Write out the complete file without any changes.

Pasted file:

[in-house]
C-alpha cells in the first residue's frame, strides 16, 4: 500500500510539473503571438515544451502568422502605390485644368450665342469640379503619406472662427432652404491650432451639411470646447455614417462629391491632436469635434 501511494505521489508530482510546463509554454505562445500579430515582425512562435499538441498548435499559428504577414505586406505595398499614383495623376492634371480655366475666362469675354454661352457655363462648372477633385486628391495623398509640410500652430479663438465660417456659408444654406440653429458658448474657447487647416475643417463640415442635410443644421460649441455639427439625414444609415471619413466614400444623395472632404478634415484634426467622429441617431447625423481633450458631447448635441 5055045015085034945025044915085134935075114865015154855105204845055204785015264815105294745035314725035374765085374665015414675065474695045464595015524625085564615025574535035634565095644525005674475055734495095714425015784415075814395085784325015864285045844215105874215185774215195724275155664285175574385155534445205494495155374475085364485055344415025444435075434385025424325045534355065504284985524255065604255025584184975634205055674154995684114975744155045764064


[in-house]
C-alpha cells in the first residue's frame, strides 16, 4: 500500500510539473503571438515544451502568422502605390485644368450665342469640379503619406472662427432652404491650432451639411470646447455614417462629391491632436469635434 501511494505521489508530482510546463509554454505562445500579430515582425512562435499538441498548435499559428504577414505586406505595398499614383495623376492634371480655366475666362469675354454661352457655363462648372477633385486628391495623398509640410500652430479663438465660417456659408444654406440653429458658448474657447487647416475643417463640415442635410443644421460649441455639427439625414444609415471619413466614400444623395472632404478634415484634426467622429441617431447625423481633450458631447448635441 5055045015085034945025044915085134935075114865015154855105204845055204785015264815105294745035314725035374765085374665015414675065474695045464595015524625085564615025574535035634565095644525005674475055734495095714425015784415075814395085784325015864285045844215105874215185774215195724275155664285175574385155534445205494495155374475085364485055344415025444435075434385025424325045534355065504284985524255065604255025584184975634205055674154995684114975744155045764064